The unifying premise for this short story collection is the Tuesday Club: six people who meet socially one evening at Jane Marple's home and then decide to meet regularly each Tuesday night to solve a mystery which a group member must relate.
"The Tuesday Night Club" (December, 1927) Raymond West, the writer, is visiting his aunt Jane Marple at her home in St. Mary Mead, and is playing host to a few friends when he opens the subject of unsolved mysteries. The company, representing several professions and outlooks on life, offers different opinions on who is best equipped to solve such problems, and they decide to put the issue to a practical test. Every Tuesday, one member will tell the story of a problem to which he or she knows the answer, and the others will try to solve it.
Unsurprisingly, Sir Henry Clithering, lately retired from Scotland Yard, is asked to tell his story first, and he selects a case that wasn't solved when it first arose; the solution has just come into his hands, and an arrest will soon be made. Middle-aged Mr. and Mrs. Jones, together with her companion Miss Clark, all shared a meal featuring tinned lobster just after Mr. Jones' return from a business trip; they were ill afterwards, and Mrs. Jones (who had the money) died of it. Local gossip prompted an official autopsy that found Mrs. Jones had died of arsenical poison, but no one seemed to have had an opportunity to poison her without poisoning everyone at the meal.
"The Idol House of Astarte", a.k.a. "The 'Supernatural' Murder" (1928) Dr. Pender, an elderly clergyman, tells a story of a tragic death at a house party in his youth. Richard Hayden liked the fancy that Silent Grove near his home was once a sacred grove, and had a kind of folly built to encourage the fancy. Diana Maberly, one of the beauties of the season who was flirting with Richard, his cousin Elliot, and a few others as well, took the fancy to heart, and asked for a costume party. But things went tragically awry.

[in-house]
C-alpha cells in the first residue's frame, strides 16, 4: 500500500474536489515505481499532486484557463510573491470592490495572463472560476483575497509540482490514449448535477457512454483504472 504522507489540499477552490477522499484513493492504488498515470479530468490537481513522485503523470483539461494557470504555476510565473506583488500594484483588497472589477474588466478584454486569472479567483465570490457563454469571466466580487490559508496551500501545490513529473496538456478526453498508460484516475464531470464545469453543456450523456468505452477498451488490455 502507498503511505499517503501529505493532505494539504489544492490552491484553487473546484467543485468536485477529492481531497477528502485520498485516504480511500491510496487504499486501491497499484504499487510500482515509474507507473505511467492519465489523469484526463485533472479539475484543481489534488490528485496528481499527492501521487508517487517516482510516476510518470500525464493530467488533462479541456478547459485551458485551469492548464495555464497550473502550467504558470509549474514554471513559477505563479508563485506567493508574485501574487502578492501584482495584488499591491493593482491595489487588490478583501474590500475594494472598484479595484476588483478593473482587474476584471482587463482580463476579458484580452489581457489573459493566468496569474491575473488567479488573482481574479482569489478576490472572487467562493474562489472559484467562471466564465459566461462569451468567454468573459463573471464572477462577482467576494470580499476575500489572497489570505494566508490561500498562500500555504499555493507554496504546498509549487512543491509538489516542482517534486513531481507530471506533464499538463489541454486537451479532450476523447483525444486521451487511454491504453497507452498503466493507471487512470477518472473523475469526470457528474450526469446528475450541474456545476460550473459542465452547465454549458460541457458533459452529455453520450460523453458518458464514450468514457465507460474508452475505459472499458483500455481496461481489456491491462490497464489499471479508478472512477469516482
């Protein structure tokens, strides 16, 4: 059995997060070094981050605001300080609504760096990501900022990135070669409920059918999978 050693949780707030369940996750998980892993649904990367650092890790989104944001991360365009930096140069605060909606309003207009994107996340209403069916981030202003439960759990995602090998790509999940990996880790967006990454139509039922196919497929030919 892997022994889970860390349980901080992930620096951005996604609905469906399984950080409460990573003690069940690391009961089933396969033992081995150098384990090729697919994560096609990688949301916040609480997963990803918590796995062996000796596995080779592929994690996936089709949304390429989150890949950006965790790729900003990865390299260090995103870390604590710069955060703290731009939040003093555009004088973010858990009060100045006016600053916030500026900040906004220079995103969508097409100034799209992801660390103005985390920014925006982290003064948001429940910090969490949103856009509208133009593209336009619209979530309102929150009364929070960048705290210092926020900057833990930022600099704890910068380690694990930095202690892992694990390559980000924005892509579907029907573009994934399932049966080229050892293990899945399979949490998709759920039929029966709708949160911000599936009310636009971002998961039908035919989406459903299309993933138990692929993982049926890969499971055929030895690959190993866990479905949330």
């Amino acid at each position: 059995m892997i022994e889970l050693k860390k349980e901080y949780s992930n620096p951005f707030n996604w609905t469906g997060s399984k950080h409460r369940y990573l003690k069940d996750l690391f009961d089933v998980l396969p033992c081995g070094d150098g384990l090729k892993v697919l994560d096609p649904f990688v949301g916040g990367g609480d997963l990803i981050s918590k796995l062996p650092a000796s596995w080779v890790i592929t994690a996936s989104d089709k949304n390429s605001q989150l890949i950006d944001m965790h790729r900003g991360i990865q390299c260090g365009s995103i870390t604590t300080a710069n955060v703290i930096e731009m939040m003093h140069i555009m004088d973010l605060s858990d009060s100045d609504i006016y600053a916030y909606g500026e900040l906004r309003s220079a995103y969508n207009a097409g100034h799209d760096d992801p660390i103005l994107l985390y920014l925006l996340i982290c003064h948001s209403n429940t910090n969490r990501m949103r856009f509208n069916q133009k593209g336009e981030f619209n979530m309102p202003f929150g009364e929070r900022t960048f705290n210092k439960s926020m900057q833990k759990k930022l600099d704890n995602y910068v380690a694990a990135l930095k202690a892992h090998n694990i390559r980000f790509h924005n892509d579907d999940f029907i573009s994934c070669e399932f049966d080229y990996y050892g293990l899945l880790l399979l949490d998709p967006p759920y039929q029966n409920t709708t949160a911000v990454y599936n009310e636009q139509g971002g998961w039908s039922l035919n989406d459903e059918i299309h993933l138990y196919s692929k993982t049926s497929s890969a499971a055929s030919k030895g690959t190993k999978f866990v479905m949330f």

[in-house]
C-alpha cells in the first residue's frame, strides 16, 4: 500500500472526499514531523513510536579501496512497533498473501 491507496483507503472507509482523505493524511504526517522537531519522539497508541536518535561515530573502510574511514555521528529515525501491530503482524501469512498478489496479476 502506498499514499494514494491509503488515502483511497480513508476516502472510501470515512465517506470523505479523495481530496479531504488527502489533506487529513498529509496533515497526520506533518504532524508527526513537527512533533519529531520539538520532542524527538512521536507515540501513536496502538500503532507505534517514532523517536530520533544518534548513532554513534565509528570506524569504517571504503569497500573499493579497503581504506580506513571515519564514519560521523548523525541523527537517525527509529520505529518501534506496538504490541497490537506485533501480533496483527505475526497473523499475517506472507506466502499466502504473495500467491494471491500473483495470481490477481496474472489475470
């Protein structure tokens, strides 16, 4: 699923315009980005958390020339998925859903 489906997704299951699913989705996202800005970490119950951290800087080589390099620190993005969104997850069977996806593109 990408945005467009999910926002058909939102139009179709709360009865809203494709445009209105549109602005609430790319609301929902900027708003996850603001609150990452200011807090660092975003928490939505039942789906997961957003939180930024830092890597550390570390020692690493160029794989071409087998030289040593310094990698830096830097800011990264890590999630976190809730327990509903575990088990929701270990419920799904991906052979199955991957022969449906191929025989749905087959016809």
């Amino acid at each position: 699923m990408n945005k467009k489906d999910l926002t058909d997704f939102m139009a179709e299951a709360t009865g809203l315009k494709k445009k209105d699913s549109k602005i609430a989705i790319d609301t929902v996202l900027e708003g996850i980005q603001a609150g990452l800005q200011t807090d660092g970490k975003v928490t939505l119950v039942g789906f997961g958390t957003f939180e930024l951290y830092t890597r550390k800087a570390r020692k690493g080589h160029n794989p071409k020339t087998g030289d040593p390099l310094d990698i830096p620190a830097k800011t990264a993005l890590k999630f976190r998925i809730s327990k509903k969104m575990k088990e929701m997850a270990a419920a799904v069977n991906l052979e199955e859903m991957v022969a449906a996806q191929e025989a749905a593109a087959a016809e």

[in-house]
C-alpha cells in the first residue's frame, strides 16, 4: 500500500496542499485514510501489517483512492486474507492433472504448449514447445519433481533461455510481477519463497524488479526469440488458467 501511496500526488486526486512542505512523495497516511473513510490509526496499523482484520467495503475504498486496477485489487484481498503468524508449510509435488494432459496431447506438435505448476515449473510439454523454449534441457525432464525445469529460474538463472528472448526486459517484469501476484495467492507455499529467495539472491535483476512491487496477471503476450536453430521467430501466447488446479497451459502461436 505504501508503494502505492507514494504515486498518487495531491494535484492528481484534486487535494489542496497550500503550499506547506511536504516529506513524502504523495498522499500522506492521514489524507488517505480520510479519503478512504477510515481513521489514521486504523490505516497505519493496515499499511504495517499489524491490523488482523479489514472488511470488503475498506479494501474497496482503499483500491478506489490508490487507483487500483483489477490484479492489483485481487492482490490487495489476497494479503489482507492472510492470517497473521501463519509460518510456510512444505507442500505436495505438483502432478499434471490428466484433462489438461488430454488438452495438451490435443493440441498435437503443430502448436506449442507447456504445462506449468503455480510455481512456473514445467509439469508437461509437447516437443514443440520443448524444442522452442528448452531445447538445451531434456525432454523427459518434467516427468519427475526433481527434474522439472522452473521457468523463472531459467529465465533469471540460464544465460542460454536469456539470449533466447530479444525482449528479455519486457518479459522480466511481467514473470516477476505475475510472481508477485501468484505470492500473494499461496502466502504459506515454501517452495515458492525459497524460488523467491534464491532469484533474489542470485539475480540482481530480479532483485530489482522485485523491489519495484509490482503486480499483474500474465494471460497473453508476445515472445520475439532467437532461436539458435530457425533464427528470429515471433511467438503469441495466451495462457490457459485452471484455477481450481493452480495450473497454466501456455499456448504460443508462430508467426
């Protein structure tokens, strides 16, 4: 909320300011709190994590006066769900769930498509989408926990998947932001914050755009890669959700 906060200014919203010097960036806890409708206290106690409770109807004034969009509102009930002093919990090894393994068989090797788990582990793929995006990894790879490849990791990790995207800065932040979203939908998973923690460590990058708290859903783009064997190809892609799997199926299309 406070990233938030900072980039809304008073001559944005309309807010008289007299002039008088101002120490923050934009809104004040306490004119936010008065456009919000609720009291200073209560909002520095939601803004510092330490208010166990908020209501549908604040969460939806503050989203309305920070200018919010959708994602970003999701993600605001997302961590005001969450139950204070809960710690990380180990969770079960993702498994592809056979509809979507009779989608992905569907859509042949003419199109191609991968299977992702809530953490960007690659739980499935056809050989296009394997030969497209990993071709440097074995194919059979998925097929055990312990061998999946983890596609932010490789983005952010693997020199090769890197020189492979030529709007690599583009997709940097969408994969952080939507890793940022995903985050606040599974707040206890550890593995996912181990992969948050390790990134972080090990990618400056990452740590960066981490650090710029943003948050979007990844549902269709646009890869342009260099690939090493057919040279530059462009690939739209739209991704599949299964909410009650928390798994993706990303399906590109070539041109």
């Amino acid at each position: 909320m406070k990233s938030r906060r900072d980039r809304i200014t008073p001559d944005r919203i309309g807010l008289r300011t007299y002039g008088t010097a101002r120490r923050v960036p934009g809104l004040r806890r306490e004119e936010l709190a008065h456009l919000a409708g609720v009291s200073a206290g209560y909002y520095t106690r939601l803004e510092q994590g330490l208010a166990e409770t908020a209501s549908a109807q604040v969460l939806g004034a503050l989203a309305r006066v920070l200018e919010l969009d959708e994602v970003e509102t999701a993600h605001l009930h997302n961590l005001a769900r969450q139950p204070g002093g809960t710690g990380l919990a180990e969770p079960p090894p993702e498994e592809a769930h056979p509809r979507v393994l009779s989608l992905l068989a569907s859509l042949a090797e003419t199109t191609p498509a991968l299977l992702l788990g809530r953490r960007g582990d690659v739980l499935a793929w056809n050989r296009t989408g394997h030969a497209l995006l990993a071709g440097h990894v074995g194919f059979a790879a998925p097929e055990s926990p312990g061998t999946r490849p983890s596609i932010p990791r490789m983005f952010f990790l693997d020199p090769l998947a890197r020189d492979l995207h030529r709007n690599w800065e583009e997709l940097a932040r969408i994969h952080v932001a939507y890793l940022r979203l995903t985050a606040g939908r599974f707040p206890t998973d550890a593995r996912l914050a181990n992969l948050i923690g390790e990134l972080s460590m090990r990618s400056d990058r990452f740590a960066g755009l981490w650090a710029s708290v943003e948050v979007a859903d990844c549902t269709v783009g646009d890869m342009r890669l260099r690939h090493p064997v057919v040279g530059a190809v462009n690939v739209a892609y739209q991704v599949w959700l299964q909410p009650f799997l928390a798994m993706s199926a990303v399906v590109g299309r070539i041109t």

"Ingots of Gold", a.k.a. "Miss Marple and the Golden Galleon" (1928) Raymond West doesn't know the answer to his problem, but Sir Henry does, and Miss Marple deduces it. He made the acquaintance of an authority on Elizabethan times, who was preparing a treasure-hunting expedition to salvage gold from the wreck of an Armada galleon off Cornwall. But the police were interested in quite another problem: how someone managed to make a lot of gold bullion vanish from the strongroom of the _Otranto_ - if it was ever aboard at all.
"The Bloodstained Pavement" (1928) Joyce Lampiere, like many another painter, stayed in a Cornish village to paint self-consciously picturesque scenery: in this case, the Polharwith Arms (give or take waiting for a boring couple and their flamboyantly dressed companion to get out of the way). A fisherman watching her sketch tells her the story of the near-destruction of the village by the Spanish, and she's annoyed that some of it got into her sketch - bloodstains on the pavement outside the hotel. But she looks up to find that she only painted what she'd really seen, although the fisherman didn't see it...
"Motive versus Opportunity" (1928) Locked-room. Mr. Petherick, Miss Marple's lawyer. After the death of his little granddaughter, Simon Clode made his grown nephew and nieces his heirs. Unfortunately, he got interested in spiritualism, and proposed to make a will leaving his estate to his favorite medium, Mrs. Spragg, against Mr. Petherick's advice (who marked her down as an old fraud). But when the time came to probate the will, Mr. Petherick's safe contained only blank sheets of paper, and nobody seemed to have both motive and opportunity to pull the switch.
"The Thumb Mark of St. Peter", a.k.a. "Ask and You Shall Receive" (1928) Miss Marple herself presents a problem that none of the others can work out. Her niece Mabel made an unfortuate marriage to a man with insanity in his family. After one particularly ugly quarrel, her husband became ill in the night and died suddenly. Not overly grief-stricken, Mabel didn't send for her aunt until she realized that she was suspected of poisoning her husband...